Please send in your photos; there’s always a need.
Today’s batch comes from reader Tony Eales from Queensland, who sends us pictures from the western part of his country. His notes and IDs are indented:
I recently went to Western Australia for a very short visit. It is my first time there and it’s like another country, the Central Desert of Australia is a very effective barrier for many species’ dispersal. Unfortunately on this short trip I wasn’t able to hunt for Western Australian endemics and the mix of birds around the capital was basically the same as any east coast city.
Nevertheless I got out and about to photograph some locals.
I went to some nearby small rocky islands on the coast. There they had a group of male Australian Sea Lions (Neophoca cinerea).
There was also a breeding colony of Australian Pelicans (Pelecanus conspicillatus), one of only 6 such places where they are known to breed annually. Despite being distributed continent-wide and commonly encountered, most Australian Pelicans only breed when there is a rare filling of inland desert lakes. The conditions on this small island in Western Australia are such that they can access fresh water close enough to an isolated and protected breeding spot. Hence here they can breed every year. See this link for more information.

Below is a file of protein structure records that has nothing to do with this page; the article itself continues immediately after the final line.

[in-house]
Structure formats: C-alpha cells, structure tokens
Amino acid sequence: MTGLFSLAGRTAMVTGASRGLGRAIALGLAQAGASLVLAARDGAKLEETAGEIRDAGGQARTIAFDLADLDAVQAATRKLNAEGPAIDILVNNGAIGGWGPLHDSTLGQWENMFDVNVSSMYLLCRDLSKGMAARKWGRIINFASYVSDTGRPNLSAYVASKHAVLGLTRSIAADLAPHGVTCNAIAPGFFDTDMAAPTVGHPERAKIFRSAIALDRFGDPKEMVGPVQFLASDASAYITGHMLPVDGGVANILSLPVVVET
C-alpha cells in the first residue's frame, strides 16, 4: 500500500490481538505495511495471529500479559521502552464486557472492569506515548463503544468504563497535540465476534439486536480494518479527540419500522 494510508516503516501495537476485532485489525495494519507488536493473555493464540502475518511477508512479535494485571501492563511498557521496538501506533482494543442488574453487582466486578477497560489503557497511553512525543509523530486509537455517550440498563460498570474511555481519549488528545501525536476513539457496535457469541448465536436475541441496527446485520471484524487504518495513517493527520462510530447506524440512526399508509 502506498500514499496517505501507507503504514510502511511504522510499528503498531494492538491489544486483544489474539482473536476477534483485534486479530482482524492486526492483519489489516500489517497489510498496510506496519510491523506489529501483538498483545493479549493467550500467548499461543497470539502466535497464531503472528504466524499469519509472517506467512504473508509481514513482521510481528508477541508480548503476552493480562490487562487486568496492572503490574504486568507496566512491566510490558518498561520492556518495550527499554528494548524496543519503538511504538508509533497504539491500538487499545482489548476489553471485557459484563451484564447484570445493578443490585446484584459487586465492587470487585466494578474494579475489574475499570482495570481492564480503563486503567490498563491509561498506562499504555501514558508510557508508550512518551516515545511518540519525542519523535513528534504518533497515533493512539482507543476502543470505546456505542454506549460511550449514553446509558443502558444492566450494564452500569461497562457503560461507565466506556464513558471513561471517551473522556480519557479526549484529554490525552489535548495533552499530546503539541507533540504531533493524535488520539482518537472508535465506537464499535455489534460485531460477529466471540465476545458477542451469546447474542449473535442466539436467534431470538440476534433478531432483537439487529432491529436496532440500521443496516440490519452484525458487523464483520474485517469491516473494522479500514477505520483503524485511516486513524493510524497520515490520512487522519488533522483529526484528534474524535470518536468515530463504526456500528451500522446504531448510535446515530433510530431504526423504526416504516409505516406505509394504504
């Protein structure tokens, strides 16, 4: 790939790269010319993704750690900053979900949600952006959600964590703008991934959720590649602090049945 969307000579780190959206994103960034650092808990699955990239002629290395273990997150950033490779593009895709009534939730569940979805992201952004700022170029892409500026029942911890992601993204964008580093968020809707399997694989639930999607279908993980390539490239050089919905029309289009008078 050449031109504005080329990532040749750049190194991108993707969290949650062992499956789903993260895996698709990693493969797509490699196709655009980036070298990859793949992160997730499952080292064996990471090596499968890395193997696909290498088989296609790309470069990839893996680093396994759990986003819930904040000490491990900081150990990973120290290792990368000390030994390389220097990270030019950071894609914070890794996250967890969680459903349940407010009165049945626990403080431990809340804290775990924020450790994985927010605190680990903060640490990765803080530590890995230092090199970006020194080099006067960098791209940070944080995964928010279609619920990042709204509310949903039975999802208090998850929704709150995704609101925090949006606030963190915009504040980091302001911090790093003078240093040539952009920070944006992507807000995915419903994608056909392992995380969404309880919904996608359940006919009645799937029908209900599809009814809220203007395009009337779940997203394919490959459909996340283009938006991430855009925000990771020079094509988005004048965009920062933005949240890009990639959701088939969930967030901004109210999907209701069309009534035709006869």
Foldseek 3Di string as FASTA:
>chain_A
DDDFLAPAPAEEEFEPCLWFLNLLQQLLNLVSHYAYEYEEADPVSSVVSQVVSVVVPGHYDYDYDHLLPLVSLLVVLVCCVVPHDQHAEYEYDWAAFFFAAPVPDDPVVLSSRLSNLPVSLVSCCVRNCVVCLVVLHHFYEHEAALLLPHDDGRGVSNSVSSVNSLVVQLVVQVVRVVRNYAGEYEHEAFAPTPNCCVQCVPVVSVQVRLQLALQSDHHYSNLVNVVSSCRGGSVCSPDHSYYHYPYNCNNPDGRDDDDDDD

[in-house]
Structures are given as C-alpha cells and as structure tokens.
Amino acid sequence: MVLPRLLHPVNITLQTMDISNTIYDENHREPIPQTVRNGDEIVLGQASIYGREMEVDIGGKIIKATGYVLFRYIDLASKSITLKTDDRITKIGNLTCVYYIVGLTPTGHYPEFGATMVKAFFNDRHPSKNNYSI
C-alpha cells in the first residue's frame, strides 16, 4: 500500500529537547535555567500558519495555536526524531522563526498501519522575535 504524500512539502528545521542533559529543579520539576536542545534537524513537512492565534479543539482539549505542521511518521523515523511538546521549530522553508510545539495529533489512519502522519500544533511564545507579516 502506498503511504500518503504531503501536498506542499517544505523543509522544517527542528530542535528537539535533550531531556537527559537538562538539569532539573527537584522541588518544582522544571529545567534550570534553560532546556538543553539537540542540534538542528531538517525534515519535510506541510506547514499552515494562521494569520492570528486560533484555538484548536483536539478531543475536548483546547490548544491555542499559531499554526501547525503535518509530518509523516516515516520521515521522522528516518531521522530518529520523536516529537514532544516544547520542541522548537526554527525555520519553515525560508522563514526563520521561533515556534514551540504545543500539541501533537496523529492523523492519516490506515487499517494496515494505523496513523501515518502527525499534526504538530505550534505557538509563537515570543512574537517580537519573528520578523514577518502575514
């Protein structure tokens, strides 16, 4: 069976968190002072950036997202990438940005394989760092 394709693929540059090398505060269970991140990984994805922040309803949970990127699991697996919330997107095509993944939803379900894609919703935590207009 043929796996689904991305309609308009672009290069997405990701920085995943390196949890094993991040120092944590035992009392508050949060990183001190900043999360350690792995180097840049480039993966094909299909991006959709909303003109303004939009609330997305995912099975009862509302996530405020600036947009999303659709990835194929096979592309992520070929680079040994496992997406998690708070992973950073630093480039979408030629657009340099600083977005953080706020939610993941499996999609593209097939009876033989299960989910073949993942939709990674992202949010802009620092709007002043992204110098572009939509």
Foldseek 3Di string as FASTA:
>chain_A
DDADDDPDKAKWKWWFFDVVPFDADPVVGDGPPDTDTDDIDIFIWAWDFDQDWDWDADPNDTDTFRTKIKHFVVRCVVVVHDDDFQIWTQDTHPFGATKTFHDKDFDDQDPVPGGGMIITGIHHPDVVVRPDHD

On the main Island called Penguin Island there is, apart from the penguins a large colony of Bridled Terns (Onychoprion anaethetus) which were just lovely. I couldn’t stop photographing them.
The colony also has its resident large skink species, the King’s Skink (Egernia kingii), which, among other things, eats the tern eggs.
We also saw a couple of young Eastern Osprey (Pandion cristatus).
Back on the mainland I had a look around the excellent King’s Park Botanic Gardens in Perth and managed to photograph a White Cheeked Honeyeater (Phylidonyris niger), the classic West Australian Flowering Gum (Corymbia ficifolia) and some large Bulldog Ants (Myrmecia sp.), my favourite ants.